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πŸ”Š Paper-thin speakers produce bold sound

πŸ”Š Paper-thin speakers produce bold sound

Researchers have designed speakers that are no thicker than a sheet of pape and can be "wallpapered" on the walls.

Kent Olofsson
Kent Olofsson

Researchers at MIT have developed ultra-thin speakers that can be mounted on virtually any surface. The speakers, which are currently the size of the palm of your hand, weigh only a few grams and can be attached directly to a wall much like a poster or wallpaper.

The speakers can of course be used as ordinary speakers and a cinema could, for example, have speakers that cover walls and ceilings. But researchers also have other ideas about how the speakers can be used.

A possible area of ​​use is as sound-absorbing material. It would be possible to dress the inside of a car, an airplane, or a room with the speakers and connect them to an active noise reduction system. It would then provide a tranquil atmosphere in an otherwise very noisy environment.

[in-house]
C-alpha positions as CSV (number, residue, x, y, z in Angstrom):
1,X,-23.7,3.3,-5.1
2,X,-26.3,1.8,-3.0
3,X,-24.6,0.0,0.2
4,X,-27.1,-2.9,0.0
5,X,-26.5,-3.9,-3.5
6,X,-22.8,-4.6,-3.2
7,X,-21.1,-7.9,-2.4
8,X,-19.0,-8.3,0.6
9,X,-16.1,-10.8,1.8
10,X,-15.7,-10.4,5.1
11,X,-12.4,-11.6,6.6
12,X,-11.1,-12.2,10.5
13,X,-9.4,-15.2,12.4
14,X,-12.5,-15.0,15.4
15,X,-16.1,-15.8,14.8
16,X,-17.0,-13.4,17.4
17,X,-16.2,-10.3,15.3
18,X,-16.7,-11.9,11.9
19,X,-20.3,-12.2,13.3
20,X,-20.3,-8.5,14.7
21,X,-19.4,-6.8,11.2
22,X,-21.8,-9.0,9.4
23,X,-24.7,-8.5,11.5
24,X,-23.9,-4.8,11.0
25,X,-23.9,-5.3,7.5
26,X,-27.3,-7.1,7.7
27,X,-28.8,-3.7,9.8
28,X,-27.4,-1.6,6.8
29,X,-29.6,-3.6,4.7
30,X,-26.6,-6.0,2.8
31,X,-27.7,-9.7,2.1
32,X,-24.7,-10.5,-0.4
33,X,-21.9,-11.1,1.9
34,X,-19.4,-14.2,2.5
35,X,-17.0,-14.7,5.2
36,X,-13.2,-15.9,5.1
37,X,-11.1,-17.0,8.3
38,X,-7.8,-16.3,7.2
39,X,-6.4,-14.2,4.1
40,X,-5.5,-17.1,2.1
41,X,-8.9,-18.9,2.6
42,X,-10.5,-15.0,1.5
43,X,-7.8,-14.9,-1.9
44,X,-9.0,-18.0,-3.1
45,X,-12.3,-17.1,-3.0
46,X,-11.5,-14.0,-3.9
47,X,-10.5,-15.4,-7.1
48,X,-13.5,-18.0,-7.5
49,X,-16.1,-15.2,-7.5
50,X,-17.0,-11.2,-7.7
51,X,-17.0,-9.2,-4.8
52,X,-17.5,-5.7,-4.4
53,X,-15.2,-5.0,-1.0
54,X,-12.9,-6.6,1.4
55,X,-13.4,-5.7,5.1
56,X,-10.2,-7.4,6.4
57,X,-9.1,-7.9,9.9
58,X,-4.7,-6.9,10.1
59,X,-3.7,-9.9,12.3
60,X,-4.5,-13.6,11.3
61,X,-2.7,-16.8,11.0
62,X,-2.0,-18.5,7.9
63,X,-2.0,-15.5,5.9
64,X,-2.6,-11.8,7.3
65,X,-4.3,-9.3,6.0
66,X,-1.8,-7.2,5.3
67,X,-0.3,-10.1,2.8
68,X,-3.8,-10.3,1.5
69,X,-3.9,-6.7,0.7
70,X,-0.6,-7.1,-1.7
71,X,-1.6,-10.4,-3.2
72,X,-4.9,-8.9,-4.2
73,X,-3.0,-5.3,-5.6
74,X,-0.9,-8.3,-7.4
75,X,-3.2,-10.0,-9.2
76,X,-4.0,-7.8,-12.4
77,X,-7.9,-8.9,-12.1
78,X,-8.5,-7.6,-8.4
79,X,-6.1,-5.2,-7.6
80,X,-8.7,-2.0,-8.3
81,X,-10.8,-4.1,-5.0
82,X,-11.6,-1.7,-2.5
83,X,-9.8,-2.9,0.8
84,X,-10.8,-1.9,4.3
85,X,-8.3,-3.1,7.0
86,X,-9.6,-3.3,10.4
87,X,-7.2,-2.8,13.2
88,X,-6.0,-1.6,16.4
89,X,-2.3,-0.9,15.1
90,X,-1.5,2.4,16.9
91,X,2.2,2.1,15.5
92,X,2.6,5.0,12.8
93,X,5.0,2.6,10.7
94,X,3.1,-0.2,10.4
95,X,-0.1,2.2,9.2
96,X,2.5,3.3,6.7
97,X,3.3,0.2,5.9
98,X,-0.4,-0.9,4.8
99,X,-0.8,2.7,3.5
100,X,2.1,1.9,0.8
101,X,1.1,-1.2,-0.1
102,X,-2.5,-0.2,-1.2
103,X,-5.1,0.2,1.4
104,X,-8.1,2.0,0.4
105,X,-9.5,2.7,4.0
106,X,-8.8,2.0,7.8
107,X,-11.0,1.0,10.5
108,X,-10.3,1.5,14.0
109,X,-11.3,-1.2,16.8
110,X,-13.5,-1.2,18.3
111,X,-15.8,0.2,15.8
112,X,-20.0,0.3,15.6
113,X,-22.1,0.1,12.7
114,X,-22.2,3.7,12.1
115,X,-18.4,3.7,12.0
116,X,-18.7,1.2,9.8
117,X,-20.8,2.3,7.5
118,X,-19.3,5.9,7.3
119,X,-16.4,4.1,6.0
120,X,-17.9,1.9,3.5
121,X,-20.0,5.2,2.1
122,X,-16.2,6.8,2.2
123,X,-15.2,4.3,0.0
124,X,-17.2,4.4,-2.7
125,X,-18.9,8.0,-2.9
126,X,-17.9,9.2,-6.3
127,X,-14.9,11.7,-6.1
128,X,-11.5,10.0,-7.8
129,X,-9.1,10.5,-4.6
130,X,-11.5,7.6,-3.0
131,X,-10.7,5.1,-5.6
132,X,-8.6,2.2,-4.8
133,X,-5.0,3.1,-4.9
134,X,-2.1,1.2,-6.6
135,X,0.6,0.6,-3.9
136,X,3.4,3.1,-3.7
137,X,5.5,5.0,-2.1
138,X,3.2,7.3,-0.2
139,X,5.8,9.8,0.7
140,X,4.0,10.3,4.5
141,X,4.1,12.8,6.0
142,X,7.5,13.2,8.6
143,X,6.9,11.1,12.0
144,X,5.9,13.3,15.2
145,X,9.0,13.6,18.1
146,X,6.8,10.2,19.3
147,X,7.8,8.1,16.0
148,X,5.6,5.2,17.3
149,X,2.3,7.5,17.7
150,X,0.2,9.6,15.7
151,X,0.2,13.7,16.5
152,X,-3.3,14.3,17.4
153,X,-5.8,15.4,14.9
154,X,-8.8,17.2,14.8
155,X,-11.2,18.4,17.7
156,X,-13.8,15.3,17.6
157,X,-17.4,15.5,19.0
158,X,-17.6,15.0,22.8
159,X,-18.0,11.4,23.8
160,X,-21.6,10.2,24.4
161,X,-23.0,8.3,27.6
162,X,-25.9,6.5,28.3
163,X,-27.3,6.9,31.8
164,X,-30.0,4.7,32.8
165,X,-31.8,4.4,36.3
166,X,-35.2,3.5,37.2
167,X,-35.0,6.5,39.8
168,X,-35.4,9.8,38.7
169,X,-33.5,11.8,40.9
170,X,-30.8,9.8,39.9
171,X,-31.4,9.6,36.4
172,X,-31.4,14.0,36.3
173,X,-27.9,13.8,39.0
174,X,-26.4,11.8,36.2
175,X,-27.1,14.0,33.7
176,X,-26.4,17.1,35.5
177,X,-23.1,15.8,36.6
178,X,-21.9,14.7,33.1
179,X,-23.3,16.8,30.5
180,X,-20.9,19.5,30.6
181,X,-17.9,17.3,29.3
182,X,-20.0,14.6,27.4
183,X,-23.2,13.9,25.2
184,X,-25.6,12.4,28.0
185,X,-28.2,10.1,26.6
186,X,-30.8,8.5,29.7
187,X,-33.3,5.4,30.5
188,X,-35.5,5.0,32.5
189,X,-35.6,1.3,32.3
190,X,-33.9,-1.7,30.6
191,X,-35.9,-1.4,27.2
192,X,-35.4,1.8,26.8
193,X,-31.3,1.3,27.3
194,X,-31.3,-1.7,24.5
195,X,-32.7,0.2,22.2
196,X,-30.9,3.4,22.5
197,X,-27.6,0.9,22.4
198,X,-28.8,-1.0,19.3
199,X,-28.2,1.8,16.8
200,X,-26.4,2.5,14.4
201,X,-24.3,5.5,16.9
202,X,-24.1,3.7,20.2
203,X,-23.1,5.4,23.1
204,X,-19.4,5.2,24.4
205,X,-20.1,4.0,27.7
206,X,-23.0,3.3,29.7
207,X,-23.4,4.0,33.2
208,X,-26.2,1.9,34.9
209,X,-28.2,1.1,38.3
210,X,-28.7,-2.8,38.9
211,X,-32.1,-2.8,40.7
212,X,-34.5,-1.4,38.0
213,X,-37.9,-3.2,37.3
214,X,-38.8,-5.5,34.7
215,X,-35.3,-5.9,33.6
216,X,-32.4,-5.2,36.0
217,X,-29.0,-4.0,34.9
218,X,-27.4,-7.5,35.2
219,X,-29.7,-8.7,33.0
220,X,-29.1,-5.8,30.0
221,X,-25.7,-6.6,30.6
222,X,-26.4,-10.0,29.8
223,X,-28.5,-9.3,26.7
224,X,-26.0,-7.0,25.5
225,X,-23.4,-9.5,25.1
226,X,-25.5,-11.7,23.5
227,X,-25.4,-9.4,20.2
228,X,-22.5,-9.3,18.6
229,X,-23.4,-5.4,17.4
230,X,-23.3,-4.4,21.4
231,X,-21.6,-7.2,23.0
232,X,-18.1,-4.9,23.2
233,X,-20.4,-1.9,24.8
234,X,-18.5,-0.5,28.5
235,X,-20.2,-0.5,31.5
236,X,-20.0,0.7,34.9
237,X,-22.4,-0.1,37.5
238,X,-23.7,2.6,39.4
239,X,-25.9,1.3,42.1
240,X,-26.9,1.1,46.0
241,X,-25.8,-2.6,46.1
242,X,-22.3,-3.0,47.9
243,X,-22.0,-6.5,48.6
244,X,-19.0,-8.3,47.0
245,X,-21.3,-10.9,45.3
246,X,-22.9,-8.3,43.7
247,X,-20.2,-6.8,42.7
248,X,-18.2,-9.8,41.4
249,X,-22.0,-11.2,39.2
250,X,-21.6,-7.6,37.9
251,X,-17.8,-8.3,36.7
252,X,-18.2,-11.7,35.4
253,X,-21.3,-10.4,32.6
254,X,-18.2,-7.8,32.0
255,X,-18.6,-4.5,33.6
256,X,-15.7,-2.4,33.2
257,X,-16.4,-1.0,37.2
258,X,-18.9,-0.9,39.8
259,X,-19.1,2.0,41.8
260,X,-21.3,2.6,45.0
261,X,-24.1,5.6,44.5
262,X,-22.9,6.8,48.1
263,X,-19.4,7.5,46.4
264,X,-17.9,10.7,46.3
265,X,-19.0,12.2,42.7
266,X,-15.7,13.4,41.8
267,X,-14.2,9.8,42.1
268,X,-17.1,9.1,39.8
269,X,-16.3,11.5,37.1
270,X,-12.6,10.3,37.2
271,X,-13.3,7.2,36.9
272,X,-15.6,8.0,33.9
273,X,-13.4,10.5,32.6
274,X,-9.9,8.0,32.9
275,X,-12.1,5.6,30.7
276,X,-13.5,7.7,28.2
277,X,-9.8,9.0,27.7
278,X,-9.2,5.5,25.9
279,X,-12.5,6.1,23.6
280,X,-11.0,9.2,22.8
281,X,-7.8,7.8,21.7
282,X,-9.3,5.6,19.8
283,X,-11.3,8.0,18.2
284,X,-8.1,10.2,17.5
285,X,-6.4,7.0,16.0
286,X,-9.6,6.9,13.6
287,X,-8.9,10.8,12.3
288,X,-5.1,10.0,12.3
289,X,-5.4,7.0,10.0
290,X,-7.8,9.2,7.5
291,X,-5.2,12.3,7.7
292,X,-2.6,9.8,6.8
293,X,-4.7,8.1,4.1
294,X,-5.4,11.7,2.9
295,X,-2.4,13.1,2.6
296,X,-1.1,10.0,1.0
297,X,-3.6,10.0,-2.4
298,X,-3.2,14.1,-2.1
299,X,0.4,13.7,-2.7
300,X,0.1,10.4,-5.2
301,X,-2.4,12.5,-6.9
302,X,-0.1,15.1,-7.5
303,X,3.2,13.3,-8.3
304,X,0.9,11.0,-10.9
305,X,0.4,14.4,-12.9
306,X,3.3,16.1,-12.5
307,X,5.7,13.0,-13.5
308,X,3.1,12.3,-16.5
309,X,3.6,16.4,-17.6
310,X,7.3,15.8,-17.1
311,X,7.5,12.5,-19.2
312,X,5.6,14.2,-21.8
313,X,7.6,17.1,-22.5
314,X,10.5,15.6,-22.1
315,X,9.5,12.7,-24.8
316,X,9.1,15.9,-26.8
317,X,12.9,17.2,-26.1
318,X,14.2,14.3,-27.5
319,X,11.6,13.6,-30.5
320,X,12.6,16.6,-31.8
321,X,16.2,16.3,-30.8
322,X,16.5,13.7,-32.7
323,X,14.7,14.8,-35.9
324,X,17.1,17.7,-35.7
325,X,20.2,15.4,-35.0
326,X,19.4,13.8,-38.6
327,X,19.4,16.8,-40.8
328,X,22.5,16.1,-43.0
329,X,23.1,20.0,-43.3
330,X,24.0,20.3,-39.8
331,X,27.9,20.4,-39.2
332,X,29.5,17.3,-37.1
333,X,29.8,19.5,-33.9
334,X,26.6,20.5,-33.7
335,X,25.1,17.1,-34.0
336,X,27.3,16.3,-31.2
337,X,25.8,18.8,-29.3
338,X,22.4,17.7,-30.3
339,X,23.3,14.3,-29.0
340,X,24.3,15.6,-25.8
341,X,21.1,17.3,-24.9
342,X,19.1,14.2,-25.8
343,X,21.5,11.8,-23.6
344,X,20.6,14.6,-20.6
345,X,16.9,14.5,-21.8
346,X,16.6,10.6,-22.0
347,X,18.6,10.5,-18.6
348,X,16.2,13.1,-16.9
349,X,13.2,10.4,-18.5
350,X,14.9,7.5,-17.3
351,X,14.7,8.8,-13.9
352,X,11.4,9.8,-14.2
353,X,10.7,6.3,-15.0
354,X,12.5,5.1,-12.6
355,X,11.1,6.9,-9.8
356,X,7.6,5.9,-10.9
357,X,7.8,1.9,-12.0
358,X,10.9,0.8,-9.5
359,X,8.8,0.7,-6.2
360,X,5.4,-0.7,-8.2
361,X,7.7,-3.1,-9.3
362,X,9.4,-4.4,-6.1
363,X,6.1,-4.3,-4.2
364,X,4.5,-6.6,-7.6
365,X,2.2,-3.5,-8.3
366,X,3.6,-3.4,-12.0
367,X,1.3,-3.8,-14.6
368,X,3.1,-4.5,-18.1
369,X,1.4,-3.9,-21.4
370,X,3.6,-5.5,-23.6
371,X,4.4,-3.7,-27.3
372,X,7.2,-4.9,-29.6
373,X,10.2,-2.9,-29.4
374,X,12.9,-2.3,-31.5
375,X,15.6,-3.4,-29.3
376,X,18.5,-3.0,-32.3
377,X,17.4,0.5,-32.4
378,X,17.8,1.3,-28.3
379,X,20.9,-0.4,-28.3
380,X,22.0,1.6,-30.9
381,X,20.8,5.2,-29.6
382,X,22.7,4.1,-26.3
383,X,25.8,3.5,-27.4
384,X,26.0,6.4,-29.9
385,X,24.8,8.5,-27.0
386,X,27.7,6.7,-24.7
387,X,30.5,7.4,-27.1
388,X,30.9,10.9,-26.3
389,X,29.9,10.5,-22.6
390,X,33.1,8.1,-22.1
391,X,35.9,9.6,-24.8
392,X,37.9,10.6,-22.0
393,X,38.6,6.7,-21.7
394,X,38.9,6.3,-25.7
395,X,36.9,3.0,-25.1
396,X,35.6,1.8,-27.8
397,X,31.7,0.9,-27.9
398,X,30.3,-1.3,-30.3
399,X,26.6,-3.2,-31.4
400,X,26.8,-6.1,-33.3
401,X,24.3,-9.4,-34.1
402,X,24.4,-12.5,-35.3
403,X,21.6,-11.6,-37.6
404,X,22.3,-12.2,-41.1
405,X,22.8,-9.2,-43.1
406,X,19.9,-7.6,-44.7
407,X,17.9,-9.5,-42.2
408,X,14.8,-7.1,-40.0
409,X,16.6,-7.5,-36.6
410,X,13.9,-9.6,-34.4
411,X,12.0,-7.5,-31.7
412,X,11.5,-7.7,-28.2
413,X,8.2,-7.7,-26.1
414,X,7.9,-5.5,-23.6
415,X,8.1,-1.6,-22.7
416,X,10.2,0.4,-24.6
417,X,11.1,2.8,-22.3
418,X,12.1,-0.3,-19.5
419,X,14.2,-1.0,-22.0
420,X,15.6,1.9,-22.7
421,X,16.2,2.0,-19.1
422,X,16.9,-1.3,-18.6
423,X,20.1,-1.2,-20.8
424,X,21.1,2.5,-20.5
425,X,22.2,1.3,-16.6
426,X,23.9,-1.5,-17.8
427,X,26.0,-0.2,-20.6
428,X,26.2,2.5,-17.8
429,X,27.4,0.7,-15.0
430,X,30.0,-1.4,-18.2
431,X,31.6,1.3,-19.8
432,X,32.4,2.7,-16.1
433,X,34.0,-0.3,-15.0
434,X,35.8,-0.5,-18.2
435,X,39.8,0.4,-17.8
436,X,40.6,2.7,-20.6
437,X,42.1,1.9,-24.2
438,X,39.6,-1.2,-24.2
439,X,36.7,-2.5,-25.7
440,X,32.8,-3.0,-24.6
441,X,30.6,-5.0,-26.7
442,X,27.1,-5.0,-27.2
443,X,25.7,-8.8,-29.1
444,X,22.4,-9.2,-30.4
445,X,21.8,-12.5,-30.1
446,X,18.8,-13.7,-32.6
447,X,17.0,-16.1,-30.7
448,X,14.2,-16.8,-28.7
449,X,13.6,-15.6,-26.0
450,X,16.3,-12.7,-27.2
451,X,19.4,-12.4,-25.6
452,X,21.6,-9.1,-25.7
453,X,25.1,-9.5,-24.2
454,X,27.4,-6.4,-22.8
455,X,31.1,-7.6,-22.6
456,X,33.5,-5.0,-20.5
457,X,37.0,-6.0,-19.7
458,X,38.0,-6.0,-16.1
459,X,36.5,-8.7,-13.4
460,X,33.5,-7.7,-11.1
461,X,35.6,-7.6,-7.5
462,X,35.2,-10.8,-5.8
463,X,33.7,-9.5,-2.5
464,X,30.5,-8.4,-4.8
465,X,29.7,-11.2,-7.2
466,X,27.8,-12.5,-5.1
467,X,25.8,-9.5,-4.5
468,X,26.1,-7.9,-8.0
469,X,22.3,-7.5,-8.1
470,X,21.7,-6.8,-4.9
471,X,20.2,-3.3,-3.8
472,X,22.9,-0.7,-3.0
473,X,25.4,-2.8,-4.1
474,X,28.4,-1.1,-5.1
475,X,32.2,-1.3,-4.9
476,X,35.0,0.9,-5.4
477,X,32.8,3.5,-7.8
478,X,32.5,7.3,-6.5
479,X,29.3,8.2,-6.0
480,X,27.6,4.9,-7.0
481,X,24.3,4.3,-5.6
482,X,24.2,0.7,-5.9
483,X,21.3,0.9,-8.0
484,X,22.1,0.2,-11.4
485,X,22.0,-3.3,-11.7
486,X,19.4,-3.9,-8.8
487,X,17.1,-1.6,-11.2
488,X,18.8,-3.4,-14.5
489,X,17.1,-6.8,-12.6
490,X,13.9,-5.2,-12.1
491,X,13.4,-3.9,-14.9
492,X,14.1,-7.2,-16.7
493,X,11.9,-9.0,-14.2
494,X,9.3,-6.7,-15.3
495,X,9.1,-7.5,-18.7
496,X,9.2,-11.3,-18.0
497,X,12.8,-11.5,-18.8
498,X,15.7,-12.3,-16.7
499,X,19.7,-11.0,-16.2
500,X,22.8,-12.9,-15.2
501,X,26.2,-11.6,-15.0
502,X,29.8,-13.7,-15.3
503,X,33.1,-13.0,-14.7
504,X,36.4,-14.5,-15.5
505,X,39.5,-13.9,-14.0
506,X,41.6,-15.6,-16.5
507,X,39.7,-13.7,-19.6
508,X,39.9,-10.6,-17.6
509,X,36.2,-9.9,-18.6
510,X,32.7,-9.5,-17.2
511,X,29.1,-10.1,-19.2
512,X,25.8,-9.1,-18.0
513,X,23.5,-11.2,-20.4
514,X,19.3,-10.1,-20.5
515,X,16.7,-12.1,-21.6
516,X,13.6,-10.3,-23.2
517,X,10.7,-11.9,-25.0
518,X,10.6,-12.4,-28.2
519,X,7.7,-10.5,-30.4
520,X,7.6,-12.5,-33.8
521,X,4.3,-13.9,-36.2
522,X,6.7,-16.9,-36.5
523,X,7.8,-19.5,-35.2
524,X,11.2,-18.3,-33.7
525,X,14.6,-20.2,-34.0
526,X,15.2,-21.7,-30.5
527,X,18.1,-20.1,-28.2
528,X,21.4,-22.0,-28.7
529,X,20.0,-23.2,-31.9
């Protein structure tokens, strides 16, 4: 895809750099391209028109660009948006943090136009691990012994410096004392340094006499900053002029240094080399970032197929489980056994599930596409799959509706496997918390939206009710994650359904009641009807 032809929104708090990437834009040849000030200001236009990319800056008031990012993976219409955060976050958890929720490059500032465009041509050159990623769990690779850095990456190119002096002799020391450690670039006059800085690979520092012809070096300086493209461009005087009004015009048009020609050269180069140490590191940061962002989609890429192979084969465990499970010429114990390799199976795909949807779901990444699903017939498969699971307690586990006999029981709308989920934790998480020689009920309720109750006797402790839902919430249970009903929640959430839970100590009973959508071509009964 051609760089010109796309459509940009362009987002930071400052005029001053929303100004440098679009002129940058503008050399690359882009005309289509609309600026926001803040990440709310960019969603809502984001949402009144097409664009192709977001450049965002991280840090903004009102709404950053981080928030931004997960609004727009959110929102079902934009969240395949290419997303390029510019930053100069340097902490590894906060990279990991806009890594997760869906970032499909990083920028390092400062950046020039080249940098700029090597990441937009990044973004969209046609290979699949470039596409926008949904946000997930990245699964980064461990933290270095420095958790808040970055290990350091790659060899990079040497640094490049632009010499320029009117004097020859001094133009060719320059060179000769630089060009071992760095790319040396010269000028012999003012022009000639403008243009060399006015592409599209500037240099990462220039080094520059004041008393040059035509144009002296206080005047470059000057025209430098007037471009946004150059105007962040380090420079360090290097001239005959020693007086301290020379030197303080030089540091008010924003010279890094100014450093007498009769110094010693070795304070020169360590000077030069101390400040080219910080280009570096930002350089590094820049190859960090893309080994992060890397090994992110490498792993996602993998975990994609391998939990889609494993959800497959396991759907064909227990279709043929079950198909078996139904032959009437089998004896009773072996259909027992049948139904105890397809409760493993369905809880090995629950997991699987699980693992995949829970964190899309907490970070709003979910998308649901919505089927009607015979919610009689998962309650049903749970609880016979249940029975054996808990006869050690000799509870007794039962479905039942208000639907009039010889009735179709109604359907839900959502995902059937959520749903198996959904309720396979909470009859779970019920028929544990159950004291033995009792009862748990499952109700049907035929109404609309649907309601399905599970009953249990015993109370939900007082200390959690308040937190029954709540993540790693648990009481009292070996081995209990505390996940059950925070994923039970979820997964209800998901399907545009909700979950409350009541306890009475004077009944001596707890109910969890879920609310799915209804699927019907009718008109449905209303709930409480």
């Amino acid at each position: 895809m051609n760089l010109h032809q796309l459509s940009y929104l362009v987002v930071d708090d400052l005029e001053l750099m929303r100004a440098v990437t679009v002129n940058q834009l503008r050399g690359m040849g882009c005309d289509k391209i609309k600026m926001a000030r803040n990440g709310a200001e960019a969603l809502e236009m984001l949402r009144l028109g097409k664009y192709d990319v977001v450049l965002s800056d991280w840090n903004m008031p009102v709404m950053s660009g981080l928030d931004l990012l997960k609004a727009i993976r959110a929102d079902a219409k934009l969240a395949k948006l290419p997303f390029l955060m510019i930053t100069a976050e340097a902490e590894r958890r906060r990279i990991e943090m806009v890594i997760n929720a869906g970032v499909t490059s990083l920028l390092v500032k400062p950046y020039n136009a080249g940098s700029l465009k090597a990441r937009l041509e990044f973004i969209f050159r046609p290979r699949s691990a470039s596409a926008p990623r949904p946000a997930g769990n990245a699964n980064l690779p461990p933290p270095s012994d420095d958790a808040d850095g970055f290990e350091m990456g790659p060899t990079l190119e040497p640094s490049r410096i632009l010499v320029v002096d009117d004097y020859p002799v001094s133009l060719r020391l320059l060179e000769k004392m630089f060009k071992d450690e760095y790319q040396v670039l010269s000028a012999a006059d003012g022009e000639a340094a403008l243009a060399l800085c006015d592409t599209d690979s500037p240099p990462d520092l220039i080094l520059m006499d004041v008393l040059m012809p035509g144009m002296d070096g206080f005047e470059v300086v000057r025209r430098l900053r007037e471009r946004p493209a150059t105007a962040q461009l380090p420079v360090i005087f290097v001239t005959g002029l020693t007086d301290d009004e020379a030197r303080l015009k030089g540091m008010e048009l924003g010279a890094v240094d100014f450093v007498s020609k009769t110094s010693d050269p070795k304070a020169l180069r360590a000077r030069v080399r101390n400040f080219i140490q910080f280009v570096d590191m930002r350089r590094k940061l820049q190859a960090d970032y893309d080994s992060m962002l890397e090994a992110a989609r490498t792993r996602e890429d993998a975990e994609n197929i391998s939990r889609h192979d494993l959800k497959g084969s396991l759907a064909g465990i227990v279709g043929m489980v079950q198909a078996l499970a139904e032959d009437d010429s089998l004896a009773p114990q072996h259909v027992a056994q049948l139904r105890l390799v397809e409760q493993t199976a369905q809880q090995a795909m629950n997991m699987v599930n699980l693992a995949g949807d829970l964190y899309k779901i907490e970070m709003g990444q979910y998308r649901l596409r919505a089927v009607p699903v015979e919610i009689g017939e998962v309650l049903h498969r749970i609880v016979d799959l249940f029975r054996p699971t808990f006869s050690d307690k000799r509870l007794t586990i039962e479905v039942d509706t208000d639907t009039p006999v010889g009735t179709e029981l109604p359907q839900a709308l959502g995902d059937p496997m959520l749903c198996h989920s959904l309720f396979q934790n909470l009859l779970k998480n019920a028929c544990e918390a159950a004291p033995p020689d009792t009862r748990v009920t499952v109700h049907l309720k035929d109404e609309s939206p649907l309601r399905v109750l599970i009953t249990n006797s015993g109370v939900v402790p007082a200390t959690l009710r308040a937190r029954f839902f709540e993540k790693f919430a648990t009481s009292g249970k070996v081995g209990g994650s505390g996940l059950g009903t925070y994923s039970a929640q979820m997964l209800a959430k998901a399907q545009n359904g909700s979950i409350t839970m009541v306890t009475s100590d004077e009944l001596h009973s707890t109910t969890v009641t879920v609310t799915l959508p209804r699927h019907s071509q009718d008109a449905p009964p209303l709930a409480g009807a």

Another advantage of the speakers is that they draw very little power. They only need 100 milliwatts per square meter of speakers. The corresponding figure for standard speakers in our homes is generally around one watt.

A bonus is that the speakers can generate ultrasound. For example, it could be used to locate where in the room there are people and then let the sound follow them around as they move.

The production process itself is not very complicated, and the researchers will now go further and see how they can get production on an industrial scale. They also want to make the speakers so large that a speaker can cover an entire wall.

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